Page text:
Wednesday - July 26, 2017
Home    About    Writers    Links    Contact     RSS

About the Author

Bobby McMahon

Bobby McMahon

You can see me on Soccer Central most Mondays and Thursdays on Rogers Sportsnet in Canada. I write a regular column for and and frequently guest on various podcasts and radio shows.


Statistics Are Not Without Bias

Written by on November 8, 2011 | 15 Comments »
Posted in General

A few weeks ago before we were about to record a Fox Soccer Report, Eoin O’Callaghan and I got into a discussion about the burgeoning number of articles we see popping up on the internet using statistics to support what the authors believe to be unbiased conclusions.

Now I enjoy a good set of statistics as much as anyone but generally I think they have be viewed in a wider context than they often are in various postings.

A week or so ago  I came across an interview with author David McRaney. McRaney’s new book is called “You Are Not So Smart” and primarily deals with our ability for self-delusion.

Part of self-delusion is confirmation bias. We believe that we arrive at our opinions based on objective analysis. And that is not the case, in fact McRaney says that it is not even close.

He points to the time we spend confirming our biases by reading copacetic newspapers and websites for example.

But it was a concept called the “Texas Sharpshooter Fallacy” that really caught my attention and got me thinking of how it seems to describe many of the statistical articles.

There are so many football statistics available compared with even five years ago that it is easy latch on to some and to build an argument that shows that the stats chosen are the really important ones.

McRaney describes the “Texas Sharpshooter Fallacy” as follows. “It comes from the idea of a cowboy shooting at the side of a barn, over and over again. It fills up with bullets. Then, he walks over to the barn and paint’s a bull’s-eye over where the bullet holes clustered.”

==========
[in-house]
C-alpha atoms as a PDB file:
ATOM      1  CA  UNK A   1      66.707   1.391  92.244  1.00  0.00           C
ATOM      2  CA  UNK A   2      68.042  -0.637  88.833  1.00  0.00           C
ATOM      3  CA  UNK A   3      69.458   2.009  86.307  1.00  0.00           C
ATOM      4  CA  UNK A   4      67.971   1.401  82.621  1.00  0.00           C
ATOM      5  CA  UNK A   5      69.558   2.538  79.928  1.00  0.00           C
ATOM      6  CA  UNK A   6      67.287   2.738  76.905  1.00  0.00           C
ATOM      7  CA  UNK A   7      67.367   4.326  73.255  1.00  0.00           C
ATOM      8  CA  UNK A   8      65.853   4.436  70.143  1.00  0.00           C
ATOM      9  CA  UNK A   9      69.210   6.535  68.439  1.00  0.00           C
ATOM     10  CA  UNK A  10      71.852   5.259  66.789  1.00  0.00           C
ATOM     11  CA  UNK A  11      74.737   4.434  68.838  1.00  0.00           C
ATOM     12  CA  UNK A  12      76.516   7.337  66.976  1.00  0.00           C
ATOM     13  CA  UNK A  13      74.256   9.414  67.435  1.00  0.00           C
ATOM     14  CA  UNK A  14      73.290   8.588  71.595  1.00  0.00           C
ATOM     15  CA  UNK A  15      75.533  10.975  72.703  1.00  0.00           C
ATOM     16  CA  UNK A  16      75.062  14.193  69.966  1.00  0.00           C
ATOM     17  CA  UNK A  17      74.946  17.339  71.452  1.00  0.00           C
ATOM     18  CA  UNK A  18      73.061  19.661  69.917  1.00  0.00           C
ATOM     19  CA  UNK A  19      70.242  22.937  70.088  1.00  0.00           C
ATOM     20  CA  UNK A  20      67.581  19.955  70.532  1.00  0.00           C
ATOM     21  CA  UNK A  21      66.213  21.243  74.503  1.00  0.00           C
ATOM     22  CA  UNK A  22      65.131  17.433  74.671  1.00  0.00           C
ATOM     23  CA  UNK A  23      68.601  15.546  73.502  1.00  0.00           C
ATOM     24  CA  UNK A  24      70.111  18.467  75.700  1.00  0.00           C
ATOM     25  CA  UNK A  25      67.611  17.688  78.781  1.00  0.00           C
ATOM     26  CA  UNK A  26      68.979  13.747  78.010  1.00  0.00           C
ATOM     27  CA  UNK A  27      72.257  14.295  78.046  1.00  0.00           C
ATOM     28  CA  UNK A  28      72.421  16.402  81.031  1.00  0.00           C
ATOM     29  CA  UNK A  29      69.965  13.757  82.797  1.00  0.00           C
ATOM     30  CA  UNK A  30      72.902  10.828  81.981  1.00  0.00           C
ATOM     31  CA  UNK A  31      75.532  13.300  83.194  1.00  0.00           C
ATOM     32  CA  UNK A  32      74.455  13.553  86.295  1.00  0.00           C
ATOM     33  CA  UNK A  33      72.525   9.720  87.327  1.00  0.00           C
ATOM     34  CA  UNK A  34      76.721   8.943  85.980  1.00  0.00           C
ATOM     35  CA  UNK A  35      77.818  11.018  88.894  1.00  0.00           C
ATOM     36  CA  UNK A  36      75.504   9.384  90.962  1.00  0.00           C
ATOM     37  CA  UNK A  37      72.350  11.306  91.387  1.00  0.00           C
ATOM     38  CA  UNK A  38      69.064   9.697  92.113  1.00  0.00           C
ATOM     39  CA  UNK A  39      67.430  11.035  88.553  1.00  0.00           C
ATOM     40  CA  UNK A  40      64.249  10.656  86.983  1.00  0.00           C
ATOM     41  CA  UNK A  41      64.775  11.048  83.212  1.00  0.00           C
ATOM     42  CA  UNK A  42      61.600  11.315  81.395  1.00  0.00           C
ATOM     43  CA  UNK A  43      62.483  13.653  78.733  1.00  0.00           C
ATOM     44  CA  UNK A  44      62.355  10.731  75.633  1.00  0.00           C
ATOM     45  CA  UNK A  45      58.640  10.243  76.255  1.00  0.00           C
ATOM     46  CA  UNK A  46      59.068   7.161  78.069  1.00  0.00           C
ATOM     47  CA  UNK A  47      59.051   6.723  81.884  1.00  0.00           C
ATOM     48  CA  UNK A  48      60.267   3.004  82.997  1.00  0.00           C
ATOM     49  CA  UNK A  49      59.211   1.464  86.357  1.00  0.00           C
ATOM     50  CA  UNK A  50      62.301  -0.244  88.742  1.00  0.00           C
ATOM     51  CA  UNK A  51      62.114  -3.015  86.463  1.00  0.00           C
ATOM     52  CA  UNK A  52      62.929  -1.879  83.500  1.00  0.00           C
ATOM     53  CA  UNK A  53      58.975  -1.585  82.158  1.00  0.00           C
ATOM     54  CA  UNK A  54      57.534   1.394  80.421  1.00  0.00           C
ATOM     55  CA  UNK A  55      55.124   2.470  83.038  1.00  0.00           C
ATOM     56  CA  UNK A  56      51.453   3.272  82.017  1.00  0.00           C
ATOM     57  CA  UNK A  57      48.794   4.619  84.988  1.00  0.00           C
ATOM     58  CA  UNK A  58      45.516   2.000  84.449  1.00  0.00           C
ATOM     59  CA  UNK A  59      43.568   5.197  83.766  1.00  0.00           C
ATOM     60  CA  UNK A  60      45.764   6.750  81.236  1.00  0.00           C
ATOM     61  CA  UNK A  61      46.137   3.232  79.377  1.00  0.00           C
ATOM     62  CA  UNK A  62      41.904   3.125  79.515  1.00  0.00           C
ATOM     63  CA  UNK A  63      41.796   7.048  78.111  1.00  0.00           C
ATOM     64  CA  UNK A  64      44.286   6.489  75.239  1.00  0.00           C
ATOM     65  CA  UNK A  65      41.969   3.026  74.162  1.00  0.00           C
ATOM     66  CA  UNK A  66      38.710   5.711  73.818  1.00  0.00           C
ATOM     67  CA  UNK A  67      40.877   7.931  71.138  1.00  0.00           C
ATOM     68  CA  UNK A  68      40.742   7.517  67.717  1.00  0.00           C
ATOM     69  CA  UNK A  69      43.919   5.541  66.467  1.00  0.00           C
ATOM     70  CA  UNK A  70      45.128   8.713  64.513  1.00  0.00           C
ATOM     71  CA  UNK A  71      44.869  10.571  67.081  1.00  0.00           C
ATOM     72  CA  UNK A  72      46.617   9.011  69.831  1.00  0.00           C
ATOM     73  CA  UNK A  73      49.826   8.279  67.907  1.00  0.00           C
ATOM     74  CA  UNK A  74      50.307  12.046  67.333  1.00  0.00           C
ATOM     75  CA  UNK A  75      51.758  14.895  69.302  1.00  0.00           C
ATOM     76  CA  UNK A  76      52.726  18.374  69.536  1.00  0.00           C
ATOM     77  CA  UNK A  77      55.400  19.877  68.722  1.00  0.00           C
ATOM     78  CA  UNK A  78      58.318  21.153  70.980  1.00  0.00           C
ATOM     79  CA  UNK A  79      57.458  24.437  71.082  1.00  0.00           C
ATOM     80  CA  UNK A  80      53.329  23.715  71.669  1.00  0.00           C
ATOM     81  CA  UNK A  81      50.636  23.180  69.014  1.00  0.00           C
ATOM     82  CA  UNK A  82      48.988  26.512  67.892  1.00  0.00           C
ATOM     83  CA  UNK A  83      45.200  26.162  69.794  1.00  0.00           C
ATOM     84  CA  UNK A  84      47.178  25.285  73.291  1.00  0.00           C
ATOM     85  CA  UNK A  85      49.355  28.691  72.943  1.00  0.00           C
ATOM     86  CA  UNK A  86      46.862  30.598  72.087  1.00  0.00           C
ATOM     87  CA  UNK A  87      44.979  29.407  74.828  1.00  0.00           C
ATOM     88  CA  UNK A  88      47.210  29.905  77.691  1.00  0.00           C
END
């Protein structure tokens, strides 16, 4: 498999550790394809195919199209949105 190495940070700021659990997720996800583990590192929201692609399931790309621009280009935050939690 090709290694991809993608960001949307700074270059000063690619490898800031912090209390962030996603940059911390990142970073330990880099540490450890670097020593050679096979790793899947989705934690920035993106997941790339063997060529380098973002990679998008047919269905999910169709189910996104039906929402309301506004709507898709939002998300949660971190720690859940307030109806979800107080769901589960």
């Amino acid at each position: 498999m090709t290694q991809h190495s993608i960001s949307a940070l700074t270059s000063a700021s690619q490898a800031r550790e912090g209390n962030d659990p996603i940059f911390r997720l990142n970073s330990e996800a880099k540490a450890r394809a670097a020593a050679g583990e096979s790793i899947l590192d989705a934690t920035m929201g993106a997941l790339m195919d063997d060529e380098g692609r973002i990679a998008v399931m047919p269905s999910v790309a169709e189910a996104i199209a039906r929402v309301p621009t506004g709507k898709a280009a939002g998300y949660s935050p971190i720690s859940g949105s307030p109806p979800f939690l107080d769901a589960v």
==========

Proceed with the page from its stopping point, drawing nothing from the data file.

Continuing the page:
Along comes a stranger who can’t be anything but impressed at how great a shooter the cowboy is because he has hit the target so many times.

As seductive as statistics can be the only stats that have always counted and will continue to count are the number of goals scored in a game.

Another one I came across last week courtesy of referred to a study at Murray State University. The study asked the question – “when a kid chooses his or her first sports team, who or what in their life most influences the choice?”

The answer the study came up with is – Dad.

Given the rapid expansion of the game in North America that has implications for the next generation of fans.

If the conclusion of the study is correct then the next generation of fans are going to pick the same teams as their fathers and that is good news for Manchester United and Barcelona especially even if good times can’t continue indefinitely.

You can get updates through RSS (top of the page), follow at Twitter BobbySoccerRep, or on Facebook

You can also find other Soccer Report contributors on Twitter by following this link.

15 responses to “Statistics Are Not Without Bias”